There are a lot of moms in my life—most importantly my wife, of course, who's the mother of our two daughters. There are also my own mom, my mother-in-law, my aunt, my cousin, many of our friends, and, most recently, my long-time pal and one-time roommate Tara, who had a daughter in February.
I think when your kids are young, they really don't fundamentally understand the concept of sleeping in at all. Pretty much any child past infancy treats sleep as an enemy. It's a measure of still being a kid, like aiming for puddles instead of avoiding them. Mother's Day is probably the prime example.
I remember bringing my mom breakfast way too early on Mother's Day Sundays when I was old enough to cook, in the late '70s. It never occurred to me that she might rather sleep than eat the delicious food that I spent so much time messing up (but not cleaning up) the kitchen over. No. Idea. At. All.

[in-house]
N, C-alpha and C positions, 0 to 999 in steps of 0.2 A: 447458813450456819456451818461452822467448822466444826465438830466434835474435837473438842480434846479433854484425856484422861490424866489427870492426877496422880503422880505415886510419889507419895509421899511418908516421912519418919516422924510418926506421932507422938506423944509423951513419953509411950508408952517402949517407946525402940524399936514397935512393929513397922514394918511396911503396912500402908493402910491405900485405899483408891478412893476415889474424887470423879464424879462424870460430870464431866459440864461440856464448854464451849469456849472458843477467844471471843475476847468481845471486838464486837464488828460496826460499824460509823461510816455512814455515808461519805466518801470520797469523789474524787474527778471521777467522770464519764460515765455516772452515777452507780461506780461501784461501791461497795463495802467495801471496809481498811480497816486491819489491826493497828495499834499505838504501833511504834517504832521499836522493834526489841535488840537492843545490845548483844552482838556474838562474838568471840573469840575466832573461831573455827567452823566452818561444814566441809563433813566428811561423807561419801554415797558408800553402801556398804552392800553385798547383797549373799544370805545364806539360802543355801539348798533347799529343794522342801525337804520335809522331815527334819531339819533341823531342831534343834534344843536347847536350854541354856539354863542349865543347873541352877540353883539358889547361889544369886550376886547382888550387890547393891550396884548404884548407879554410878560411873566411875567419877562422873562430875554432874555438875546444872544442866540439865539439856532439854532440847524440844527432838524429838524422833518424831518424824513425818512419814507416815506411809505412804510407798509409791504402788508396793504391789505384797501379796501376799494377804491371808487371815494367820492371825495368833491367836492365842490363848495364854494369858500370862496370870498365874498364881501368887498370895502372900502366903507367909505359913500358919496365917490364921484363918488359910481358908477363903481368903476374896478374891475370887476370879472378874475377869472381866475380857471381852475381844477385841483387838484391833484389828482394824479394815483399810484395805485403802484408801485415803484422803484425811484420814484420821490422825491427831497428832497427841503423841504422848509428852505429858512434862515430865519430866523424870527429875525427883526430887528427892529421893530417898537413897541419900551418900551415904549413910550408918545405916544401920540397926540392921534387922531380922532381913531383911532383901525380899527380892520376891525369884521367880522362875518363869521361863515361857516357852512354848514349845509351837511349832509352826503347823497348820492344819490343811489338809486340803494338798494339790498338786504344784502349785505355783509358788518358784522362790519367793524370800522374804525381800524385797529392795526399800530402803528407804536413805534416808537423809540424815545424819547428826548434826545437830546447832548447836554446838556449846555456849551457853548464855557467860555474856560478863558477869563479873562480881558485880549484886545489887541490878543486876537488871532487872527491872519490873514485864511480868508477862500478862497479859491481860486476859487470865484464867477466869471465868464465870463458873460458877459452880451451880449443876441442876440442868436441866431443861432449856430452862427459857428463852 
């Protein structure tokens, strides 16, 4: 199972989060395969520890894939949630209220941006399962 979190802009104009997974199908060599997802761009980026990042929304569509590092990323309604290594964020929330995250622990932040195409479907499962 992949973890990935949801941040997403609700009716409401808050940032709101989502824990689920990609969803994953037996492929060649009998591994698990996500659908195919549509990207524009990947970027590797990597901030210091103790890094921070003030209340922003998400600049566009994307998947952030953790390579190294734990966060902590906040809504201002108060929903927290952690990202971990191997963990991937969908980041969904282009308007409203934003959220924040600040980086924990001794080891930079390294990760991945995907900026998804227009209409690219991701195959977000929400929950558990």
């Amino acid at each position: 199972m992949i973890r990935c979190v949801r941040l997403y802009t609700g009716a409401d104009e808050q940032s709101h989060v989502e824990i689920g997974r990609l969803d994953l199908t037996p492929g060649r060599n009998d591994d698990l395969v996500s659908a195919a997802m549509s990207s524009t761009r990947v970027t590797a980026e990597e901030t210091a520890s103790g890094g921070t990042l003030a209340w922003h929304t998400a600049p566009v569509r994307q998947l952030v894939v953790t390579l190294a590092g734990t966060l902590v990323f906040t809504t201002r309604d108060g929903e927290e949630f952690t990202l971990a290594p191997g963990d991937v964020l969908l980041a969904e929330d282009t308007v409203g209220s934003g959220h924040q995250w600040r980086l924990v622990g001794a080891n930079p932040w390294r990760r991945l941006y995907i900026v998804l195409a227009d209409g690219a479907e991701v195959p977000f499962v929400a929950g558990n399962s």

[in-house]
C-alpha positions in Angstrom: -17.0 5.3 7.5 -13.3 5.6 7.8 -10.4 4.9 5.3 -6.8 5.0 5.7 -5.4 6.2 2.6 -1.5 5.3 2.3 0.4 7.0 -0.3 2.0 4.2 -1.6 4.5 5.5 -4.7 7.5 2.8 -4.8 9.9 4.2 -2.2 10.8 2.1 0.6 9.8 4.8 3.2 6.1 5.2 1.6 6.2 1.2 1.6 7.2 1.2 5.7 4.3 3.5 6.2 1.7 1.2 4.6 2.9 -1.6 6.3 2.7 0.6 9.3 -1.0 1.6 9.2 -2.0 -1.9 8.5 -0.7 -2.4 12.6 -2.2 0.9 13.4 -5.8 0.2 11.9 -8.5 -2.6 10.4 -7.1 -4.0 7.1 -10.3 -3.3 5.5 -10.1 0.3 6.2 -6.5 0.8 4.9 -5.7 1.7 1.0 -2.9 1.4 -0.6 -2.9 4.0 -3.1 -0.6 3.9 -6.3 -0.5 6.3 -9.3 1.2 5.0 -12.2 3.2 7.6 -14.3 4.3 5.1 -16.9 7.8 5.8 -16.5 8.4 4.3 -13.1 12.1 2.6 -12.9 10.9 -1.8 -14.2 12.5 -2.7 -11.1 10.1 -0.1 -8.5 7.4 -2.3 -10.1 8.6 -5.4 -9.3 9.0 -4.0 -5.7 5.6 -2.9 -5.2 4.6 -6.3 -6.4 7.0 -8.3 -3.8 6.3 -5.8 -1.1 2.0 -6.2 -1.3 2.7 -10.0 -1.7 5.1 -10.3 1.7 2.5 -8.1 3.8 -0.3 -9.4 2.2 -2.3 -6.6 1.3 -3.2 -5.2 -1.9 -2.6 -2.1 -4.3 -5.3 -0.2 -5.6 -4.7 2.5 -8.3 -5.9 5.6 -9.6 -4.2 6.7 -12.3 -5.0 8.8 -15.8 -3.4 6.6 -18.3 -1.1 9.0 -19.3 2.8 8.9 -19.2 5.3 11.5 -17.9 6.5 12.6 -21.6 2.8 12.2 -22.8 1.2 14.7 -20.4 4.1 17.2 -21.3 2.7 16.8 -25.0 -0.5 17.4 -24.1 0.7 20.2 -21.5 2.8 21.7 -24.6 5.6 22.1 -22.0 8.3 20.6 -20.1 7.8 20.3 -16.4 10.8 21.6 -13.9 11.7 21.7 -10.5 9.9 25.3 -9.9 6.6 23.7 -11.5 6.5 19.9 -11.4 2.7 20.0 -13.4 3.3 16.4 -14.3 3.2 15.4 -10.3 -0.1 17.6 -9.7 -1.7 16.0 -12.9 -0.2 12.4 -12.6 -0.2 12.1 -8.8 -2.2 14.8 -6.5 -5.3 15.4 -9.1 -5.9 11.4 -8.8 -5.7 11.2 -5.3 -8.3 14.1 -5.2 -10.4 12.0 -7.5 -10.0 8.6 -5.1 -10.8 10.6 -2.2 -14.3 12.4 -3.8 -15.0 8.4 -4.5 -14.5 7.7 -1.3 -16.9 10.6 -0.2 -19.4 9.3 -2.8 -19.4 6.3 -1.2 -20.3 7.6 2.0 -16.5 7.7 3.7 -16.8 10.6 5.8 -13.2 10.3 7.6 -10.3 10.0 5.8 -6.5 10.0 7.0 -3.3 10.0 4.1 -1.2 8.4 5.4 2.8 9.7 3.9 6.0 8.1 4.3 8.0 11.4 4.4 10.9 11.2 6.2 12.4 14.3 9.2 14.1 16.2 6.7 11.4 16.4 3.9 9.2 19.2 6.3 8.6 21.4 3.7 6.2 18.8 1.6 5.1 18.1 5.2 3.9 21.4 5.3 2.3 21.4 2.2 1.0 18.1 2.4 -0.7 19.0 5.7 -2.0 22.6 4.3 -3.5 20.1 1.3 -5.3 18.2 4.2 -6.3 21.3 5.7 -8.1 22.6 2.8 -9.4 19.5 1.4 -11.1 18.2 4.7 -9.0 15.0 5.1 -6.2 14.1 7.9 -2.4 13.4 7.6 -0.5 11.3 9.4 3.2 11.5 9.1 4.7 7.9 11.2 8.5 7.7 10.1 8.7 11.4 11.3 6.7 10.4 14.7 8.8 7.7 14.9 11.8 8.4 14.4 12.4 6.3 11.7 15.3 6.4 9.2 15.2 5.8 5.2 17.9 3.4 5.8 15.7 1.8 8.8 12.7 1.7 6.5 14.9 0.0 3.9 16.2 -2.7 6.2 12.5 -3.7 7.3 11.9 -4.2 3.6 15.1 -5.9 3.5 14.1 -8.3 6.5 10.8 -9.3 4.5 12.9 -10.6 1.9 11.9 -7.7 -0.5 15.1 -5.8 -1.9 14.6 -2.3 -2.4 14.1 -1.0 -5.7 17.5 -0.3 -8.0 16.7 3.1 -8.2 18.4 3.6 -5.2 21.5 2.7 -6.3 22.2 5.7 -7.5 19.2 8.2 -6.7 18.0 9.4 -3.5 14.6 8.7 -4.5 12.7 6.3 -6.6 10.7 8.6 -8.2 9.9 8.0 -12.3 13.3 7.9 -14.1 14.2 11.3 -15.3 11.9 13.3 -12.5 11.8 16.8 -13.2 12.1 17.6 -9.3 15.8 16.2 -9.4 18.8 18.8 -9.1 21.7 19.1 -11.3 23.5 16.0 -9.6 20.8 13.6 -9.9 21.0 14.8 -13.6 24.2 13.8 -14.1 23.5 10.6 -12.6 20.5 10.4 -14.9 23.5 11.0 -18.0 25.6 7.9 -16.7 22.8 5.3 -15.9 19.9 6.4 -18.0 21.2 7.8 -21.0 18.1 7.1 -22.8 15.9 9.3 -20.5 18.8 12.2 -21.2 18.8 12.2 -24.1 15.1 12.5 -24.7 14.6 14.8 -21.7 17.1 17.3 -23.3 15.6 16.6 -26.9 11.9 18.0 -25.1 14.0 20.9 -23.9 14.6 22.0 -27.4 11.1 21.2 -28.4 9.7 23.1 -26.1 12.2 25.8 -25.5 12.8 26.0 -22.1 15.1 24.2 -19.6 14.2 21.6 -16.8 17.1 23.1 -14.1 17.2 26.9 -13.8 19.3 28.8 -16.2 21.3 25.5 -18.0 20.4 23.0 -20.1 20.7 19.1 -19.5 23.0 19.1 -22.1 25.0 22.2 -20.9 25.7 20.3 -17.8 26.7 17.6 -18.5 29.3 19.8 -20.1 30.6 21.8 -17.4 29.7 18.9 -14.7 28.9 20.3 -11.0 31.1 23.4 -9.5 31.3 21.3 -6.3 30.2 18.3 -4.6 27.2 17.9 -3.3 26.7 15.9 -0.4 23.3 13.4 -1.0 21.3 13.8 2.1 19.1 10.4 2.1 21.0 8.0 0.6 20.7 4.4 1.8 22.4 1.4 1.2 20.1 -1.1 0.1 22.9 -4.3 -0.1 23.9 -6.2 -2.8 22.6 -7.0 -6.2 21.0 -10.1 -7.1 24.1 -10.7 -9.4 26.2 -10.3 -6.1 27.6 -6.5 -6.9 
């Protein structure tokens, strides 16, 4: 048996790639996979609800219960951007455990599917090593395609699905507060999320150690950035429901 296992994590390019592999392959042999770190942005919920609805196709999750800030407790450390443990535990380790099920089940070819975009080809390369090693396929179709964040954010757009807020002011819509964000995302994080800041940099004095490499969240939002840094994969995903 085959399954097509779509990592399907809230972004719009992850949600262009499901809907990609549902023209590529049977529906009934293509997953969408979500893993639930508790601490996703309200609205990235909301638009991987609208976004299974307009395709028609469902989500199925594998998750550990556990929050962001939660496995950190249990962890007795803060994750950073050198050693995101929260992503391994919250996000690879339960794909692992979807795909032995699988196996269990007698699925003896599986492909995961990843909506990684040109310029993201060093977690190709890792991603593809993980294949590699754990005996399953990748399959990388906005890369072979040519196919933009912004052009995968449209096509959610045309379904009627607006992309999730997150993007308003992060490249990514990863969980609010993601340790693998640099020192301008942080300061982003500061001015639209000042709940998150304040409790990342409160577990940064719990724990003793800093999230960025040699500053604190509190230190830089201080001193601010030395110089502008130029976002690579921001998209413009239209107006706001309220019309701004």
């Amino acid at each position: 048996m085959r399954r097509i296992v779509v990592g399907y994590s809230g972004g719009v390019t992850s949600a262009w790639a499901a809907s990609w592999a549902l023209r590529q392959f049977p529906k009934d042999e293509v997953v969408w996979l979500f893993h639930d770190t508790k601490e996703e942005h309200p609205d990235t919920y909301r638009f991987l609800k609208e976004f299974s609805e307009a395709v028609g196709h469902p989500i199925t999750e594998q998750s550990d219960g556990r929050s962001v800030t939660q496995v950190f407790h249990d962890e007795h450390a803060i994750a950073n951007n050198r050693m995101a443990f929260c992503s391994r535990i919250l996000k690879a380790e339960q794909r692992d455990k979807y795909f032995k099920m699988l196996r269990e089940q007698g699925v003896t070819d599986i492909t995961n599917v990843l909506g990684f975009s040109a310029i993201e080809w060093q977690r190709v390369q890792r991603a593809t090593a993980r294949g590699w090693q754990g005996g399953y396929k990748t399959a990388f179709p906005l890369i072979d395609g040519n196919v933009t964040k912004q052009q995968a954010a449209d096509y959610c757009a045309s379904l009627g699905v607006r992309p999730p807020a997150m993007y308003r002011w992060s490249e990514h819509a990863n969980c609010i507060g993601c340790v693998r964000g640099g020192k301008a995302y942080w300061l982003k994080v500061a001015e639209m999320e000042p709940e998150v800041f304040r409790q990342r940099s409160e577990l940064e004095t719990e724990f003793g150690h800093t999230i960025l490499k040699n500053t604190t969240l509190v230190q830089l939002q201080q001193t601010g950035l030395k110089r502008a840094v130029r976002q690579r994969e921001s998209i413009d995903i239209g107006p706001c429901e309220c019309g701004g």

Today, my own kids were already awake at 8:30 when I carefully tiptoed out of the bedroom and closed the door, letting my wife sleep while I went to the bathroom and got ready to start the day. By the time I'd come back upstairs, our bedroom door was open and their mom, with a tired smile, had eaten some eggs prepared by our older daughter, who makes a pretty decent omelette. After some Mother's Day morning greetings from our younger girl, my wife was, blessedly, able to go back to sleep, and the girls went back to playing The Sims.
So, here's a toast to all of you moms who got woken up too early today for a kid-prepared breakfast. I hope it was tasty.
I've persuaded the kids to bring the Mother's Day gift to their grandmother, my mom, closer to lunchtime.